Let the Record Show: A Political History of ACT UP New York, 1987–1993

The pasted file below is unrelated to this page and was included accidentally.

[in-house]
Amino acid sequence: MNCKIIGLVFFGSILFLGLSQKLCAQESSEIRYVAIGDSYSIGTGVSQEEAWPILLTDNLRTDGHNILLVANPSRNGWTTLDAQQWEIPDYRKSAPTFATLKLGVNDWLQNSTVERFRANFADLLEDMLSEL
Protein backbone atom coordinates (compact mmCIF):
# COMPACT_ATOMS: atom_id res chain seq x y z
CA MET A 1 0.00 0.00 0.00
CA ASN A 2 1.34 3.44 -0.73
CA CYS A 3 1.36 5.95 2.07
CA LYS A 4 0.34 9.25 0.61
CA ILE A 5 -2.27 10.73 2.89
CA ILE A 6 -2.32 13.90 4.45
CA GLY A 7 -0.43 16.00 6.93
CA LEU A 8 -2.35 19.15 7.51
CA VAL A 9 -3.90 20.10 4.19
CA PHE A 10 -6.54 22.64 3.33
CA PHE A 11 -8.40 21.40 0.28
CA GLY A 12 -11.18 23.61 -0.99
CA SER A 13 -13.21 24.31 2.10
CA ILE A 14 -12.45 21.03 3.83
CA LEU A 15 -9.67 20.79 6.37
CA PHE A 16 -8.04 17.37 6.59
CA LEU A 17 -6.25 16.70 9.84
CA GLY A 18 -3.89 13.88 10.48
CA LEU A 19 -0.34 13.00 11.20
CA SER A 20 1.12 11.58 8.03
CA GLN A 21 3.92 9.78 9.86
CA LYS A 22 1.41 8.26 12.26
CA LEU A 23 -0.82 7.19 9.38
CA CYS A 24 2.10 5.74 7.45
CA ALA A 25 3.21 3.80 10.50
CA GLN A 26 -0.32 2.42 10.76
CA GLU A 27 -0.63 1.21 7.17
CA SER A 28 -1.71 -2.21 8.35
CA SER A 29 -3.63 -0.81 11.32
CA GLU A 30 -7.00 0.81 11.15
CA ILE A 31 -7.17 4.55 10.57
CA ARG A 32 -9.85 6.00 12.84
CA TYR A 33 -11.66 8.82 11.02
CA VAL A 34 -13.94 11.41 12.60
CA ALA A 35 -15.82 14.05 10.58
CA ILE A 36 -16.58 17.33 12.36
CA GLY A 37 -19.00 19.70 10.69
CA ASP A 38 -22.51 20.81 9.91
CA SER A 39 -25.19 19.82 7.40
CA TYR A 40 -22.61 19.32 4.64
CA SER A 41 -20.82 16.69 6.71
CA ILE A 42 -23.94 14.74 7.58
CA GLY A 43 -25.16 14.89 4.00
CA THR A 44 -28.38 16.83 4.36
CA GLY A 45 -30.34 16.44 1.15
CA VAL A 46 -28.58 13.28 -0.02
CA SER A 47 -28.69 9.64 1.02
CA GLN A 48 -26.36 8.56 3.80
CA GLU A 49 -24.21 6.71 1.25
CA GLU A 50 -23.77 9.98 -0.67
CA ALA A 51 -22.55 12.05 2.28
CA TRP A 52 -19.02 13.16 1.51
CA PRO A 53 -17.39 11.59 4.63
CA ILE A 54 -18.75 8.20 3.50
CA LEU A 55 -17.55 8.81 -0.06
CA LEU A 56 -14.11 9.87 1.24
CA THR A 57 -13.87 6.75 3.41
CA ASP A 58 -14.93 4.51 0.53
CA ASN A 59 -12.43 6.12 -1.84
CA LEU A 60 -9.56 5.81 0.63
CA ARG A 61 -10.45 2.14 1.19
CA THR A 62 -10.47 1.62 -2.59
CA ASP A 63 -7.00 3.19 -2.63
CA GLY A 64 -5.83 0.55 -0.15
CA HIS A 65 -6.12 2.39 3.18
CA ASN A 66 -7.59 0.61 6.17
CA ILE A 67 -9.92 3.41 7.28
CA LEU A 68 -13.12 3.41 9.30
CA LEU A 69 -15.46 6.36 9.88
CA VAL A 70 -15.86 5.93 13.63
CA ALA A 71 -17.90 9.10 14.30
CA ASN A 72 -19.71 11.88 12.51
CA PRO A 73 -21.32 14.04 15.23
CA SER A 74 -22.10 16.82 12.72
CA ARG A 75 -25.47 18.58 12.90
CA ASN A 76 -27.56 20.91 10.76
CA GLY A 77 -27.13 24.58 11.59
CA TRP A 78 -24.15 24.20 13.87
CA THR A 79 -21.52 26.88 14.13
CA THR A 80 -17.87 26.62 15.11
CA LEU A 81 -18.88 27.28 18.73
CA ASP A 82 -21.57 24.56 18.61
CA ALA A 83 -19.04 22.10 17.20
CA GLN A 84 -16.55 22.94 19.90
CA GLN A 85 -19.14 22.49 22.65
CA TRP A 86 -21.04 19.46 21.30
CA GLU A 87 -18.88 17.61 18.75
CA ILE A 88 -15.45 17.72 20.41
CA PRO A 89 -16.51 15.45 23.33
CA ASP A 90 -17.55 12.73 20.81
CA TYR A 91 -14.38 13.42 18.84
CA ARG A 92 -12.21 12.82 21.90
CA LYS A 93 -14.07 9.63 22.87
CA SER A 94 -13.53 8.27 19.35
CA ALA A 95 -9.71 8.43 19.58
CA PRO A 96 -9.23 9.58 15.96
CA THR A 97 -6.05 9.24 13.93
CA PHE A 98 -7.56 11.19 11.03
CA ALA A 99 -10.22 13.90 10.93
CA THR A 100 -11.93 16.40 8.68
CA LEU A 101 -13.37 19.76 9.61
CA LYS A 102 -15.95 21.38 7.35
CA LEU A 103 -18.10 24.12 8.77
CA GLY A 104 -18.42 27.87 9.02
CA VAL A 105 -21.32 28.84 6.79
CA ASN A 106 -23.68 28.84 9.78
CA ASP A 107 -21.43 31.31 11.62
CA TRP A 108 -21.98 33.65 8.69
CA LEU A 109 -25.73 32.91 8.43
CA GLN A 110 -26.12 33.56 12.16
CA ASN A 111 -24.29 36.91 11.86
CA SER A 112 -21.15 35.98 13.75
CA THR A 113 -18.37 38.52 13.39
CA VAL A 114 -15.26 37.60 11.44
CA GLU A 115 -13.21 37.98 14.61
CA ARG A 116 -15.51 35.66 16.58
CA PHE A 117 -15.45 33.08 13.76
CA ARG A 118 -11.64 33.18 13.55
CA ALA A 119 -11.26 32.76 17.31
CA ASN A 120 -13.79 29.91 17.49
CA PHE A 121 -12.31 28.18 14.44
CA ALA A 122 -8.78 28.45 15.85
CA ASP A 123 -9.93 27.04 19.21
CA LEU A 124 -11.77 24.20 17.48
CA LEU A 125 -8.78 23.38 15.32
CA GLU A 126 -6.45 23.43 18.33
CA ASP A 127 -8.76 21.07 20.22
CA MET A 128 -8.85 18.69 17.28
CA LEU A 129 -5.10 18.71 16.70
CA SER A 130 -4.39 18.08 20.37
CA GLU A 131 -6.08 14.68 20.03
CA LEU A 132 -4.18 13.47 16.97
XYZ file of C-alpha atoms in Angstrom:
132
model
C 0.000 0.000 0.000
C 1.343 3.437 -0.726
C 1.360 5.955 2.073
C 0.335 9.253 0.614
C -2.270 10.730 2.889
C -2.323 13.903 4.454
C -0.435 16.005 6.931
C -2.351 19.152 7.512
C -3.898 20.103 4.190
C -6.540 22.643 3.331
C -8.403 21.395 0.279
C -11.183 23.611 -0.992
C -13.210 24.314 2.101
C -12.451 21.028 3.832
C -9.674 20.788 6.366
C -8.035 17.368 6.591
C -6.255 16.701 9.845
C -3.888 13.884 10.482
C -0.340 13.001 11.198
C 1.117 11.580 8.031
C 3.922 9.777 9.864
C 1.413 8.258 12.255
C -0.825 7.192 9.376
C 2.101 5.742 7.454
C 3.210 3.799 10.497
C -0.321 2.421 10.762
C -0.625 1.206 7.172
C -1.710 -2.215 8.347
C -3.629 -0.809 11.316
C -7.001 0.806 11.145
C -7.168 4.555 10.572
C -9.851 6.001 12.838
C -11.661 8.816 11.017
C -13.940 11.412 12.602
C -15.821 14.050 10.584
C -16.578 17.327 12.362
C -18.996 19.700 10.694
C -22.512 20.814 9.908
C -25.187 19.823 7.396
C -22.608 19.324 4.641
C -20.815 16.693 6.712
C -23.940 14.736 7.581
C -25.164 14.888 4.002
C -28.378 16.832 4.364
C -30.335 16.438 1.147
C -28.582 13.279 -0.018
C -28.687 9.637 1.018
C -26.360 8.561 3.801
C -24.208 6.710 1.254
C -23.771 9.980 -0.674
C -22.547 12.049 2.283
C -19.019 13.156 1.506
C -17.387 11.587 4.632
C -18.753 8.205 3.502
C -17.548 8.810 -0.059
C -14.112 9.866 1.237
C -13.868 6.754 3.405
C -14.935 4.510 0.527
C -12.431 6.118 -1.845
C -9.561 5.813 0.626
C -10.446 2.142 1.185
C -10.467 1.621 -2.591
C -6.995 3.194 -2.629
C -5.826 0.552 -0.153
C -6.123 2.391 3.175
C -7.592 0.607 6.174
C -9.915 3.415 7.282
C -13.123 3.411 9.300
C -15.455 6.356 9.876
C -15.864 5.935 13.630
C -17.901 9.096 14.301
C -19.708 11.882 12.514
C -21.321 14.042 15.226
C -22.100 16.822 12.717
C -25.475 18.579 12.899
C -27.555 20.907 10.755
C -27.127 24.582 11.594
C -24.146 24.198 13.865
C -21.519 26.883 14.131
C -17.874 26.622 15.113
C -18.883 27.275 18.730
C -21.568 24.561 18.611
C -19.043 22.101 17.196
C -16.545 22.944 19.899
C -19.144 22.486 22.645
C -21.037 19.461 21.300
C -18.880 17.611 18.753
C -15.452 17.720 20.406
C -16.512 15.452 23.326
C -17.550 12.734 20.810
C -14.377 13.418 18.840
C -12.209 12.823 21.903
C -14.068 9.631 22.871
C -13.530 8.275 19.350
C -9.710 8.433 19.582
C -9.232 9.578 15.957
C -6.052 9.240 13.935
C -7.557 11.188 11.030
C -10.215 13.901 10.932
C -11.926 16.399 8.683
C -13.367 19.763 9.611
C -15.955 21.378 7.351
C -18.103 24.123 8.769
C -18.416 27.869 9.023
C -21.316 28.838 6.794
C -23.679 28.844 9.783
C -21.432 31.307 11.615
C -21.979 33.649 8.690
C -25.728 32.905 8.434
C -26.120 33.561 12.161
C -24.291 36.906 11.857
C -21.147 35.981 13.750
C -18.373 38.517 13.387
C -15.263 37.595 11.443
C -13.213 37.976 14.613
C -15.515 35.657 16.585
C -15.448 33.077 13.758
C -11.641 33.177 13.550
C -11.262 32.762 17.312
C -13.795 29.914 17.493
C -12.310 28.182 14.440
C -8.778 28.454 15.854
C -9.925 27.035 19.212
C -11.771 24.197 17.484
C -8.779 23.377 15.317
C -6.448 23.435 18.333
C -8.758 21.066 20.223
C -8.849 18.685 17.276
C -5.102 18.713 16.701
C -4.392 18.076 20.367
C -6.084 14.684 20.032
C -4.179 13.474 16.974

In just six years, ACT UP, New York, a broad and unlikely coalition of activists from all races, genders, sexualities, and backgrounds, changed the world. Armed with rancor, desperation, intelligence, and creativity, it took on the AIDS crisis with an indefatigable, ingenious, and multifaceted attack on the corporations, institutions, governments, and individuals who stood in the way of AIDS treatment for all. They stormed the FDA and NIH in Washington, DC, and started needle exchange programs in New York; they took over Grand Central Terminal and fought to change the legal definition of AIDS to include women; they transformed the American insurance industry, weaponized art and advertising to push their agenda, and battled—and beat—The New York Times, the Catholic Church, and the pharmaceutical industry. Their activism, in its complex and intersectional power, transformed the lives of people with AIDS and the bigoted society that had abandoned them.